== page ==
Eagle County, in the Colorado mountains, will begin offering health insurance benefits to their employees’ same sex partners, provided the couple meets the same “common law” guidelines required for heterosexual couples to obtain benefits. Same sex partner benefits are becoming more common among private companies, but Eagle County is the first public (ie, tax-payer funded) employer in the area to take this progressive step. In general, any time you increase availability of health insurance, the effect on a community will be positive. More insured people means that claims are spread among more people, and there will be fewer instances of providers having to write off claims for uninsured patients and pass the costs along to paying clients (ie, insurance companies).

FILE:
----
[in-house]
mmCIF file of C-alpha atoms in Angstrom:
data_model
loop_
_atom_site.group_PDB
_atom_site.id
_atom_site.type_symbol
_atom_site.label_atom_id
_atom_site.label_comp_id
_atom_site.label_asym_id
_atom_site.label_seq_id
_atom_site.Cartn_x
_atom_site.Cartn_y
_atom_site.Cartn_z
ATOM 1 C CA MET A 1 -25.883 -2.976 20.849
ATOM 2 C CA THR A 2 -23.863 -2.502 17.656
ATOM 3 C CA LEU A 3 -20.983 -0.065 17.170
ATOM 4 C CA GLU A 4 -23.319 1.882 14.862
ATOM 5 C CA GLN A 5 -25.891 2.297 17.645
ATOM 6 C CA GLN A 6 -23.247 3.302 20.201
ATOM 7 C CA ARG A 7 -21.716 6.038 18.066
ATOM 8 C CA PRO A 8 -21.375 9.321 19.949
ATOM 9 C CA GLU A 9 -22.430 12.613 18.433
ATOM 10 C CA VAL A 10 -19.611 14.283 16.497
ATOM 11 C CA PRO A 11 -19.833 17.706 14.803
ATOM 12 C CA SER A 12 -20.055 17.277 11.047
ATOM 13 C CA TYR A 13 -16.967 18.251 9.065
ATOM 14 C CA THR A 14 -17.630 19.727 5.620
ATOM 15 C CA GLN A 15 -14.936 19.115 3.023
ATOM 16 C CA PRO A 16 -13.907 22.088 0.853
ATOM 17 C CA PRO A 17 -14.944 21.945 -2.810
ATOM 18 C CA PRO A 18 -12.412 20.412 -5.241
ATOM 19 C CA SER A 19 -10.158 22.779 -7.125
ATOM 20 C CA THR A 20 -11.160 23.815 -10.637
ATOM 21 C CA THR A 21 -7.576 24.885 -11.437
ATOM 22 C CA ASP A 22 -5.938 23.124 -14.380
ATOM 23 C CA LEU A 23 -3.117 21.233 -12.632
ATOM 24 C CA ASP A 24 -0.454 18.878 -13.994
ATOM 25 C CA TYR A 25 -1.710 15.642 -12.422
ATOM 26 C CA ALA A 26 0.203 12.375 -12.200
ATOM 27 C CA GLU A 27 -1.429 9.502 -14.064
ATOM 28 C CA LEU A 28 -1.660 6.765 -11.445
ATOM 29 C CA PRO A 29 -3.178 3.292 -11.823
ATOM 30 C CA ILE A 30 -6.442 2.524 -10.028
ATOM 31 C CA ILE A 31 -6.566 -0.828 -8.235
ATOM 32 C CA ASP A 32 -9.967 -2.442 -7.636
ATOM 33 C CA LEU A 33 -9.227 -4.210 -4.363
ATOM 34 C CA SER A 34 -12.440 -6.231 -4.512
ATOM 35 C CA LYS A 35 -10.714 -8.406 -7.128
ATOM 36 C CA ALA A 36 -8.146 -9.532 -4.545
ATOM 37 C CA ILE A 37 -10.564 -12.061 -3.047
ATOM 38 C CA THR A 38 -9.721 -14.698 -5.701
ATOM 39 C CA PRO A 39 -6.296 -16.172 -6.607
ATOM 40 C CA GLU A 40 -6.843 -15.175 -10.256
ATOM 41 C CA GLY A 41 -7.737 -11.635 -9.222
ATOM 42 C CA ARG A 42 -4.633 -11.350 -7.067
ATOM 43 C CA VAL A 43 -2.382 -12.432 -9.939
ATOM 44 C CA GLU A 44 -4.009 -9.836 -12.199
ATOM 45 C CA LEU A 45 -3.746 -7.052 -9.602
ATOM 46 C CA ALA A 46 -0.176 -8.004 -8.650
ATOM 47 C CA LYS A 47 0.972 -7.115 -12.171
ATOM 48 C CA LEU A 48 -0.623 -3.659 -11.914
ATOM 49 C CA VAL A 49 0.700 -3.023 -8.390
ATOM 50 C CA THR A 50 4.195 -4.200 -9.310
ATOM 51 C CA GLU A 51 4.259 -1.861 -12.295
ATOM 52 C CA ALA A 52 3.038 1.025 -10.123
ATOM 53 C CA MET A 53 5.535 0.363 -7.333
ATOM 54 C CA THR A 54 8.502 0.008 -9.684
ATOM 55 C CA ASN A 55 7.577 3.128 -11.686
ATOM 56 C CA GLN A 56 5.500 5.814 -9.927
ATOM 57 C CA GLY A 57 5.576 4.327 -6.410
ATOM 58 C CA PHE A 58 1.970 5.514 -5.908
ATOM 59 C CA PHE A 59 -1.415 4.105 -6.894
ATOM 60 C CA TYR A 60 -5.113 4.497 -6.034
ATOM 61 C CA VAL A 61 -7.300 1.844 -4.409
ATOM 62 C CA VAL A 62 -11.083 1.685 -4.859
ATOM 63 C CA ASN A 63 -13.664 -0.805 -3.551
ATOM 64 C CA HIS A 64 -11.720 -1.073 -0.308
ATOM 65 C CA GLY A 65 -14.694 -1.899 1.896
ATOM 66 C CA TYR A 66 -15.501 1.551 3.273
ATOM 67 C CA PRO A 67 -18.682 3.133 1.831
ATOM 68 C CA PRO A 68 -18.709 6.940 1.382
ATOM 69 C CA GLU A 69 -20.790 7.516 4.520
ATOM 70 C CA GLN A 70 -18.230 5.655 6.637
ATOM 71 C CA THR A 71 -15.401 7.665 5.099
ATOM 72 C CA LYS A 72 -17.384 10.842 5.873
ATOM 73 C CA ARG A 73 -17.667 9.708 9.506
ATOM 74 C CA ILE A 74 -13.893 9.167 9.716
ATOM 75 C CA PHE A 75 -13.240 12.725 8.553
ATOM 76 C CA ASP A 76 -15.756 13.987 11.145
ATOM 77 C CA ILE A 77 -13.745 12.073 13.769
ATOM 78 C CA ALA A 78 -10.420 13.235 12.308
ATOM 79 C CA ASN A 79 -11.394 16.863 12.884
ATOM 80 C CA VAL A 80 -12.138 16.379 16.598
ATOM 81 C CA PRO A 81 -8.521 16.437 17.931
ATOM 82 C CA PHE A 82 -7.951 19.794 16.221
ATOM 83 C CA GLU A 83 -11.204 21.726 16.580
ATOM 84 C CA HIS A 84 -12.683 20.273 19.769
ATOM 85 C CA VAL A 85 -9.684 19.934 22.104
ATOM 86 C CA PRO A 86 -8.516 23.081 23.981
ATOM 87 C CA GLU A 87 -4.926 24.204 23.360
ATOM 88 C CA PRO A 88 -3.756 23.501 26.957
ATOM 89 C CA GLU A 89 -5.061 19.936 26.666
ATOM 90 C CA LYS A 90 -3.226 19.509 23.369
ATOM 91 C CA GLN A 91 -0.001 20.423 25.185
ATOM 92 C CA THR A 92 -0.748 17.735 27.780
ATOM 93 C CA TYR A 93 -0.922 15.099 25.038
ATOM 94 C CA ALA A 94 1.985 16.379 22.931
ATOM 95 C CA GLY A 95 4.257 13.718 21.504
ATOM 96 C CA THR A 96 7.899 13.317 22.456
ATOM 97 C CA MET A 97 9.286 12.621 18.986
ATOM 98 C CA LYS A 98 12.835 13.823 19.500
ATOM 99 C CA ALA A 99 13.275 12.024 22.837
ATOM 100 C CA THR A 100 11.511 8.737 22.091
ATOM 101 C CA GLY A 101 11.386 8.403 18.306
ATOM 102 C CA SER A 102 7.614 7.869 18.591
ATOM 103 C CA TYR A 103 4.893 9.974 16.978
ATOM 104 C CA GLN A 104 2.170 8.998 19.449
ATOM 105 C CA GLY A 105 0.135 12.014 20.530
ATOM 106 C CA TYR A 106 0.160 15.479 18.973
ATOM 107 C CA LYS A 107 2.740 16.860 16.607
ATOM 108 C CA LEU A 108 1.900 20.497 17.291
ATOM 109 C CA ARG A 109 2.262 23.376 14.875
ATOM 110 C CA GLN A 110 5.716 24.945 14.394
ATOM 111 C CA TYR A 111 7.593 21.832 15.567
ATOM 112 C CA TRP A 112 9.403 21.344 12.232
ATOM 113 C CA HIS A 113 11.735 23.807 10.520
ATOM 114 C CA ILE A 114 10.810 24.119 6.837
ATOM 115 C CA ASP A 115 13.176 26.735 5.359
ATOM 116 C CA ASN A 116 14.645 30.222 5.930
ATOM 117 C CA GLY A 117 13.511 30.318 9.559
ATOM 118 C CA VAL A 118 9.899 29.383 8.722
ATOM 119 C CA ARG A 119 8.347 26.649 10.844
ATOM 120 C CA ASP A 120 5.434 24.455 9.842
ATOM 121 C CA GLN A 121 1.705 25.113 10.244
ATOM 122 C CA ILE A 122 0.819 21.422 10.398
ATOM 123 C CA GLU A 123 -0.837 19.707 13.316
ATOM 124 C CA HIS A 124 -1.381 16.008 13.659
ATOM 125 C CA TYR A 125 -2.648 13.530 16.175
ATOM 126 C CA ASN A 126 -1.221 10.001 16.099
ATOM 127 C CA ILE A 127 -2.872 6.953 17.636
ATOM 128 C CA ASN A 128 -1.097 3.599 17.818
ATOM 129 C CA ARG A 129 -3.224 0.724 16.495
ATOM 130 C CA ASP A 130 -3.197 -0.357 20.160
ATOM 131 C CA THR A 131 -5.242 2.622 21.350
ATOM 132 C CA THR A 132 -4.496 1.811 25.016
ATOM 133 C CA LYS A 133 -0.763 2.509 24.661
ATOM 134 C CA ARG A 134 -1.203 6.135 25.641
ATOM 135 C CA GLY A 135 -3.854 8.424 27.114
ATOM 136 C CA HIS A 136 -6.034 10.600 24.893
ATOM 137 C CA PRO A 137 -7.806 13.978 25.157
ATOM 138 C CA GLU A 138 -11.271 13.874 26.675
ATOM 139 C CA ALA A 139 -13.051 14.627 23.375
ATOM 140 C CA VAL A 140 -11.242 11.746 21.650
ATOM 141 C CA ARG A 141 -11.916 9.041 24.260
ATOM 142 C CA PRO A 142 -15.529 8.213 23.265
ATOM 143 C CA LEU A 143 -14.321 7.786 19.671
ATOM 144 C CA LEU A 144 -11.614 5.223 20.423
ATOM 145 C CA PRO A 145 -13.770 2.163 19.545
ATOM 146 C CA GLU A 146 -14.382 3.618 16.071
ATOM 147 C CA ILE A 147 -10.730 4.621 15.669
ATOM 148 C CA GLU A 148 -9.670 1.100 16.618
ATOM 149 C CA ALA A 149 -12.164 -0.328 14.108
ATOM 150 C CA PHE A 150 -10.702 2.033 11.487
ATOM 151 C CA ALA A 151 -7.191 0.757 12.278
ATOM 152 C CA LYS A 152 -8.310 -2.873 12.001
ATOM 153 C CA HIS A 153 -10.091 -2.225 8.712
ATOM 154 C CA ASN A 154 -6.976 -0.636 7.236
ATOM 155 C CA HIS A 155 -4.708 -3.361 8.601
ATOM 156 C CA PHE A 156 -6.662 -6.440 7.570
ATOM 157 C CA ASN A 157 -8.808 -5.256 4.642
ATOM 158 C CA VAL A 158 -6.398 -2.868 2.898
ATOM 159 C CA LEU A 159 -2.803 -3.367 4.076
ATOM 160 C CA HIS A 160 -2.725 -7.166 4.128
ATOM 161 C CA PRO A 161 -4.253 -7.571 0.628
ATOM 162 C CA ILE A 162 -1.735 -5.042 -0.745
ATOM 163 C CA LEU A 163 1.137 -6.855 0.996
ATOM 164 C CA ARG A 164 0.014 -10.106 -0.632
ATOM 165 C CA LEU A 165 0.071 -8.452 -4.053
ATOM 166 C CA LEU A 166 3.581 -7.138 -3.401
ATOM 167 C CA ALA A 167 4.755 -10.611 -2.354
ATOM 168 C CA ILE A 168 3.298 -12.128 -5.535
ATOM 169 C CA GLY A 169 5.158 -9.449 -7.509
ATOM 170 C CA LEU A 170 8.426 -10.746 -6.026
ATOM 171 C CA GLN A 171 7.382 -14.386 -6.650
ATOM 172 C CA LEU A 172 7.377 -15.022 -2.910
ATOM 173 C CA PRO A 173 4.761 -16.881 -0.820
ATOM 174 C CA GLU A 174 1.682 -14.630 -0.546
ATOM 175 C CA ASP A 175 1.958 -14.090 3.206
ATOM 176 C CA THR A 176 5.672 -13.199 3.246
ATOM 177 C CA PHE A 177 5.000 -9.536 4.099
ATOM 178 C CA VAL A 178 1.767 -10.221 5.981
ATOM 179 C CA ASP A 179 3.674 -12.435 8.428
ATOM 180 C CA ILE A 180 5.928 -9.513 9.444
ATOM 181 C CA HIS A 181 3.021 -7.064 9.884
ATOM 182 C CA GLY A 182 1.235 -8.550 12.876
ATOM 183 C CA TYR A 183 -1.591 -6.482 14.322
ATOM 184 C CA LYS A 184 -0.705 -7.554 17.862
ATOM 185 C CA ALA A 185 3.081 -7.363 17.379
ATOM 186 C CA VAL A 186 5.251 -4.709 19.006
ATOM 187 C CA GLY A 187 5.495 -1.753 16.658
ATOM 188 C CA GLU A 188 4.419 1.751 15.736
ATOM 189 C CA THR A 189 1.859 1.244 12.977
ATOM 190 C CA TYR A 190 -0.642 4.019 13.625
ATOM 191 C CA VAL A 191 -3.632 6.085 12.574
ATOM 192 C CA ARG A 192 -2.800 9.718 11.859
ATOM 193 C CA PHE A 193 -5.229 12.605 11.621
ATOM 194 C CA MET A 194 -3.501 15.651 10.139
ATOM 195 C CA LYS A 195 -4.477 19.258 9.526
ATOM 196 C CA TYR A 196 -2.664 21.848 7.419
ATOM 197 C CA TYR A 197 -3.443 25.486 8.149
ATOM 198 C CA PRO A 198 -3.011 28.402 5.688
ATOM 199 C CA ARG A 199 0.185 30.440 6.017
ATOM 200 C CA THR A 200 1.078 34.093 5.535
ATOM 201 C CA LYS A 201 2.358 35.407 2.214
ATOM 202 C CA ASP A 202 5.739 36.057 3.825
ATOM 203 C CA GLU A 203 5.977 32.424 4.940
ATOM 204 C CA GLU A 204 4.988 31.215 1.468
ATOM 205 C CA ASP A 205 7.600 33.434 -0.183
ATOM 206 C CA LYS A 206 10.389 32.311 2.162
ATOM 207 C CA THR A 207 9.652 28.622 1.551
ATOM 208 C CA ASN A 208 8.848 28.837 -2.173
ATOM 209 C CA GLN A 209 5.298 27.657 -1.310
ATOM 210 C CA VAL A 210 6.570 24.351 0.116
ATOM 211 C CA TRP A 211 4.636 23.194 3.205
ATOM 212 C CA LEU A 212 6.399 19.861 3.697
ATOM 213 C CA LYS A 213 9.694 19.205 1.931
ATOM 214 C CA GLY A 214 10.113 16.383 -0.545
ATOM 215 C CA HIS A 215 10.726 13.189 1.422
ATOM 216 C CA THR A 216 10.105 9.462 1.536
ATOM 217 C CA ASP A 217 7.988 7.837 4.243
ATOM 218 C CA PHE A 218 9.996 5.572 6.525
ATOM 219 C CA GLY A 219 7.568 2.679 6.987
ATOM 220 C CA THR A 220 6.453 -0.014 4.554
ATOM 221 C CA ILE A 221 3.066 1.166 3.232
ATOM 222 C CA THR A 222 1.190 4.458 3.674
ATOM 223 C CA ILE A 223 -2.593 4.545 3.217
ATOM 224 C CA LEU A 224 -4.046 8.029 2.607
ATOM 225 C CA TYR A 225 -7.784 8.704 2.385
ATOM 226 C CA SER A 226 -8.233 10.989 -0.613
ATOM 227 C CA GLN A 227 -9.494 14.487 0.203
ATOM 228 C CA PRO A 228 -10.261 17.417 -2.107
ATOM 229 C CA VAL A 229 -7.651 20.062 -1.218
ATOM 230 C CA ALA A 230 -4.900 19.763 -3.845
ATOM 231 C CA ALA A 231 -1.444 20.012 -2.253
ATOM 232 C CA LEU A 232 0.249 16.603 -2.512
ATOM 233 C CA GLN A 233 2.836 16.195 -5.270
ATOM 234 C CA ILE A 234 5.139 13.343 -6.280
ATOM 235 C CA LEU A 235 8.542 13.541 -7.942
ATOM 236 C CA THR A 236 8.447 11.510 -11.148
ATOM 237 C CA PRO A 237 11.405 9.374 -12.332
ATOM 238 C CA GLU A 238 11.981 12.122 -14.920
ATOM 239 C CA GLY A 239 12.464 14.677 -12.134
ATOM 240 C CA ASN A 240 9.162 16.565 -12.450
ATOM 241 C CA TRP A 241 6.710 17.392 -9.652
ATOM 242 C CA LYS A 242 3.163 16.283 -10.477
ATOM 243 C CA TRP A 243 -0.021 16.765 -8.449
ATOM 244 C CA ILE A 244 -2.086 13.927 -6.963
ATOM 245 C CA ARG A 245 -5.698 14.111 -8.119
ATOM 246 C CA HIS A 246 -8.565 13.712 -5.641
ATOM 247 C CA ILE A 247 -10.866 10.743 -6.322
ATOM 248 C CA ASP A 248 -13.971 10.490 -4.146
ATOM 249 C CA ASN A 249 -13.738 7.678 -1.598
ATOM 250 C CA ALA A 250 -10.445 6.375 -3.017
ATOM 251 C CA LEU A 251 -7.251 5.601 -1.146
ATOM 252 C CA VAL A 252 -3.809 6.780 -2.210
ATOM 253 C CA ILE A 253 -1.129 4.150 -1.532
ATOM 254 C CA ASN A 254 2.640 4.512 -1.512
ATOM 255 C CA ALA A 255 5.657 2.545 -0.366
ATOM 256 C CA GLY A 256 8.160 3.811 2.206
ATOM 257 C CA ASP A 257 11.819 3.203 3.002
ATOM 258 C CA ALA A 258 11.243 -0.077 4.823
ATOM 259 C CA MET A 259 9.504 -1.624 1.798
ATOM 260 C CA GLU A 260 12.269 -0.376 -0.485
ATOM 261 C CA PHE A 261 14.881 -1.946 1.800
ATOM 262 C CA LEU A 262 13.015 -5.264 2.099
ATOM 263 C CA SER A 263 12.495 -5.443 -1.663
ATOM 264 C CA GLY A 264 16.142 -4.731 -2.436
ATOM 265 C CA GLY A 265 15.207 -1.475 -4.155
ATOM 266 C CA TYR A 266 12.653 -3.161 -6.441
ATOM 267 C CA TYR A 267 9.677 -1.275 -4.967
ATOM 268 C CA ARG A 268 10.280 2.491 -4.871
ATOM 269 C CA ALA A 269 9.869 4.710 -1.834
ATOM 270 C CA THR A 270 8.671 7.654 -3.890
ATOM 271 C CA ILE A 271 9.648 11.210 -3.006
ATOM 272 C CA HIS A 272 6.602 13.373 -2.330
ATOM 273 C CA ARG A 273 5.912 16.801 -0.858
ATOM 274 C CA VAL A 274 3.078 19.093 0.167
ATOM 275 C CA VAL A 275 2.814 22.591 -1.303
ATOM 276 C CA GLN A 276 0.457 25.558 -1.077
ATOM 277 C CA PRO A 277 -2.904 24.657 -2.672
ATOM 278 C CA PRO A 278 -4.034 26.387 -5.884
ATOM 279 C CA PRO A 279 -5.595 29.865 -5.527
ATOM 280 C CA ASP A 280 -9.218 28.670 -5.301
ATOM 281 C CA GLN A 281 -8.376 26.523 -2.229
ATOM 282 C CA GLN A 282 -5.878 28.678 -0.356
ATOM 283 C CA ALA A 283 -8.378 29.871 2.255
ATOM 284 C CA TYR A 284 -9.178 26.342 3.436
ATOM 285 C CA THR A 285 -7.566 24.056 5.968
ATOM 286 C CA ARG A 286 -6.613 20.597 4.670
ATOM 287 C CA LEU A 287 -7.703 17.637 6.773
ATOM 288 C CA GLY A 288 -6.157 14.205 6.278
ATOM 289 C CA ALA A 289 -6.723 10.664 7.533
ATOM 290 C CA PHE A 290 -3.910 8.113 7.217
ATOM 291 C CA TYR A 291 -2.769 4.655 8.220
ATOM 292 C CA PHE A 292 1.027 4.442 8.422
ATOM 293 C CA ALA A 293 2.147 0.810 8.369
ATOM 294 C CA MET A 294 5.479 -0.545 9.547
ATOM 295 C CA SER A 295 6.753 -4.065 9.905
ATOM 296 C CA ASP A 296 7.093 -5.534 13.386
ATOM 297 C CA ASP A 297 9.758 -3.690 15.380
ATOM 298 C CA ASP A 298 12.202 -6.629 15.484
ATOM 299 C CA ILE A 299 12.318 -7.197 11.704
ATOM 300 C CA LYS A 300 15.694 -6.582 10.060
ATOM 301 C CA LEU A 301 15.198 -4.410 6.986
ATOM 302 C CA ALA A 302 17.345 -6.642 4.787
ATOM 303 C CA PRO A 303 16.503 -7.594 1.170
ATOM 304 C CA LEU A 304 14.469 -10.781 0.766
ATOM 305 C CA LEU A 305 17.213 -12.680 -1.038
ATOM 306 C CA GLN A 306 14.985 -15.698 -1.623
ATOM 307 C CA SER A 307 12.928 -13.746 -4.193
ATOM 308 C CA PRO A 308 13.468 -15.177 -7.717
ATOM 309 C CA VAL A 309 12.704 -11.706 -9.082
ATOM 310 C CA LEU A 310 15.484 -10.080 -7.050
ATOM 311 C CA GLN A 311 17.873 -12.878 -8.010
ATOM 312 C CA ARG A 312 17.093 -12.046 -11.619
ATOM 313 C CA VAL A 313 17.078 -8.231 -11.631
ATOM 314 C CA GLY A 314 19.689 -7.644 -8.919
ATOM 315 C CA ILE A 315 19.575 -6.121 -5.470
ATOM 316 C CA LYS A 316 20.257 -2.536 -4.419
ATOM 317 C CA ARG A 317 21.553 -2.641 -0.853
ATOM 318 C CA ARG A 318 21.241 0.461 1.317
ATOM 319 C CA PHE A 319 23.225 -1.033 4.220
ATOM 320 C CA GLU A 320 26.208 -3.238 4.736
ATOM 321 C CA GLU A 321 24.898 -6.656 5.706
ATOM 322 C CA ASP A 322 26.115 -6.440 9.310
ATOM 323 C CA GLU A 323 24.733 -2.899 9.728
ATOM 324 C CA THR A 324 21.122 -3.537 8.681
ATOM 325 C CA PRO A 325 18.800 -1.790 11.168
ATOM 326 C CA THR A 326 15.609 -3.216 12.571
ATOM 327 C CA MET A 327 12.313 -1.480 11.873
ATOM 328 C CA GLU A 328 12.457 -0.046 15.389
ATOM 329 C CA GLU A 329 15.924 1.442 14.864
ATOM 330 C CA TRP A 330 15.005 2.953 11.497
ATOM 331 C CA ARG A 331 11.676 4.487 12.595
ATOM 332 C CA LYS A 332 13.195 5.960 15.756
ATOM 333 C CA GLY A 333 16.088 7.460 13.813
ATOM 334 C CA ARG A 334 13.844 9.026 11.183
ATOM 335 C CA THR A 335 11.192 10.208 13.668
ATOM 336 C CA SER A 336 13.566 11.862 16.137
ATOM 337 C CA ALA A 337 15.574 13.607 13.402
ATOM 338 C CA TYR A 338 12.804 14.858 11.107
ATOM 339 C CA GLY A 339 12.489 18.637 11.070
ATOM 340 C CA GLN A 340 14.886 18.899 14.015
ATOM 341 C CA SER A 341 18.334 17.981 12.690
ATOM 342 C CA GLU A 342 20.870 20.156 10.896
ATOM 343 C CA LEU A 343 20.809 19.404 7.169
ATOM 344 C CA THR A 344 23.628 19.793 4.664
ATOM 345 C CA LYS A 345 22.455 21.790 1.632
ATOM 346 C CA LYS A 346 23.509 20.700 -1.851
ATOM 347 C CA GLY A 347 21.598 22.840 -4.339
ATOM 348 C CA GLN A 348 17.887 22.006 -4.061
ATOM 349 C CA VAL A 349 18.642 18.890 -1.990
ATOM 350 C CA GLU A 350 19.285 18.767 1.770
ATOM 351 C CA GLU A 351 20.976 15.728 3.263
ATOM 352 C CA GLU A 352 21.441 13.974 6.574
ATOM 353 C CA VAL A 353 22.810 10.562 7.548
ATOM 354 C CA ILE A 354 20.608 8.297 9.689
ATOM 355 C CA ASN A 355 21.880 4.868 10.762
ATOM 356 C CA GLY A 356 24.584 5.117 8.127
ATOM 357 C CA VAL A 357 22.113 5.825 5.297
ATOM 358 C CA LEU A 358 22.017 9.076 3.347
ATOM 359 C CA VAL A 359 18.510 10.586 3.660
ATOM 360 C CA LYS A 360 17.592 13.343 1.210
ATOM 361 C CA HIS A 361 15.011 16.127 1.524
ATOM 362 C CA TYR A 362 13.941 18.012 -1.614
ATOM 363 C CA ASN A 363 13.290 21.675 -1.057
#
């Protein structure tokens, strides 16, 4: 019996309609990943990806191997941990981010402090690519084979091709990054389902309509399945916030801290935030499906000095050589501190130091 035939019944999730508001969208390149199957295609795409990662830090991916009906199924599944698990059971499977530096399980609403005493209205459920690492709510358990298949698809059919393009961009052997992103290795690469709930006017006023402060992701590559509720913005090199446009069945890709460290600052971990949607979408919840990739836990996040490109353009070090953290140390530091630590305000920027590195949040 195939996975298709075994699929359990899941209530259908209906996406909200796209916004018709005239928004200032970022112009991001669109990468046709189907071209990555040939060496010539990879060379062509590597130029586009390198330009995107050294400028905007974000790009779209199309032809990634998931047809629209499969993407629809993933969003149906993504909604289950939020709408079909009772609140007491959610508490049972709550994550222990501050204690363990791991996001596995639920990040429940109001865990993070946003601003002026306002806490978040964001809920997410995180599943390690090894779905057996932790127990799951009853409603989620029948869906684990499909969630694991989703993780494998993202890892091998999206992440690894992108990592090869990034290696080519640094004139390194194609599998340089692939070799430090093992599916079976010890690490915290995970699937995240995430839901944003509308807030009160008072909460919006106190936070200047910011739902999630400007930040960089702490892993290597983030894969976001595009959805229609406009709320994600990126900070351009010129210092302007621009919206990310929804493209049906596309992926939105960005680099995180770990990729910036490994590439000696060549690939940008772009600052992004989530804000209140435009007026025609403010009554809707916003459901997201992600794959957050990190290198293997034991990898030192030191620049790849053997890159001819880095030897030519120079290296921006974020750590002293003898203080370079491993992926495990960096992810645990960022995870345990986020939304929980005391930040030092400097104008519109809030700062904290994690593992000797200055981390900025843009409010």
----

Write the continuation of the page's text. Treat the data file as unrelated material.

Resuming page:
Regardless of your personal stance on same sex couples, any employer that offers health insurance to heterosexual common law partners is ethically obligated to do the same for same sex partners who meet the common law requirements. Otherwise, an employee with a same sex partner is not being compensated on an equal level with a heterosexual employee who has a common law spouse. Since benefits are considered part of the compensation package, it’s essential that they be doled out fairly and equitably. I hope to see more employers follow Eagle County’s commendable lead.